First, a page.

The juxtaposition between Christian and Gloria is one of the most interesting things the album has going for it, in my opinion--Christian, struggling to be good for Gloria while still battling with his own demons, and Gloria, who is placed upon a pedestal as an example to and a light for the masses scrambling in the dark for answers and purpose--and the characters are highly self-reflective of frontman Billie Joe Armstrong and his wife Adrienne. Armstrong's battles with substance abuse are well-known in the music community, while Adrienne is his rock, the visual representation of the ideals which he believes are the best humanity has to offer (self-admittedly, "Last of the American Girls" was written with Adrienne in mind), and he dramatizes and romanticizes the struggles they endure every day in order to create a lasting, rallying battle cry for the people of the US, and the world.

    In closing, 21st Century Breakdown is quite deserving of its Grammy Award for Best Rock Album, as it succeeds as a fun, thoughtful yet easily accessible album that offers something for rockers everywhere, on top of spreading a pretty poignant message about the dissolution of society in our day and age. 9/10
    Expand
  5. Aug 9, 2016
    8
    How could Green Day manage a very well album after the breakout American Idiot? The answers are simple, firstly they rocked as **** showingHow could Green Day manage a very well album after the breakout American Idiot? The answers are simple, firstly they rocked as **** showing its angriness and powerfulness (Horseshoes and Handgrenades, Murder City, Know Your Enemy) that they ever had, secondly melodically it's even kind of better than American Idiot (21 Guns, The Static Age) and finally the piano sounded terrific (Restless Heart Syndrome, Viva la Gloria!) The reason why I didn't give them 100% were lyrically (because it was a bit confused)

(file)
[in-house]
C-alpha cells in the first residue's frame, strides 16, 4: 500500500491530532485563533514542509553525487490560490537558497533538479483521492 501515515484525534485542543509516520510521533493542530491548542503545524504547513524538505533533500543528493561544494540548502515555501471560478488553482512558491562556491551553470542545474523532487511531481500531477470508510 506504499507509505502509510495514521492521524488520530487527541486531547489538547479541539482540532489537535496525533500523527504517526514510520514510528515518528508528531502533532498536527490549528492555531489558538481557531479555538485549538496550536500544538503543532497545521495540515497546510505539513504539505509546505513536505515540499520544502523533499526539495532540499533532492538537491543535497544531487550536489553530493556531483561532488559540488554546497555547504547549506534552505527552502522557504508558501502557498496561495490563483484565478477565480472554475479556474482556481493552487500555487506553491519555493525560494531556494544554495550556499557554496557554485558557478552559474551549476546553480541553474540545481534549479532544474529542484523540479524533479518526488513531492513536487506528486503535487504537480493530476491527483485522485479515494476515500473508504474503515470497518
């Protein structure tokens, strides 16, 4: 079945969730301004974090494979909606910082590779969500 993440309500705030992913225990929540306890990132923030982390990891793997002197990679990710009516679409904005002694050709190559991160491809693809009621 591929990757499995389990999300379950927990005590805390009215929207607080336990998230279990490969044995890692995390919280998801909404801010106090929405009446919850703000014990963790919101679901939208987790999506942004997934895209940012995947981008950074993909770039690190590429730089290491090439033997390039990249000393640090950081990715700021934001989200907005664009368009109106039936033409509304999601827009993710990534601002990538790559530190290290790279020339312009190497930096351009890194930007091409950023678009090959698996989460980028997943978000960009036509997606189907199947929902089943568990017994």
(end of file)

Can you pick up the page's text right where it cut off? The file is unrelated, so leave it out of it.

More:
THE BEST ALBUM OF MY ADOLESCENCE!!
    Expand
  6. Oct 11, 2016
    7
    Oh Green Day, I will never understand you. This whole album feels kind of weak for Green Day, I mean, it wasn't too long before the release ofOh Green Day, I will never understand you. This whole album feels kind of weak for Green Day, I mean, it wasn't too long before the release of 21CB that is possibly the best album that they will release, only 4 years (which admittedly is actually quite a while for Green Day, since it used to seem as though they churned out albums regularly), but 21CB just seems weak, I like how they split up the album into parts, like one big Jesus of Suburbia, but only 2 of the 3 parts are enjoyable (looking at you, Horseshoes & Handgrenades). This certainly isn't a bad album by any means, but it just doesn't satisfy my taste as a Green Day fan.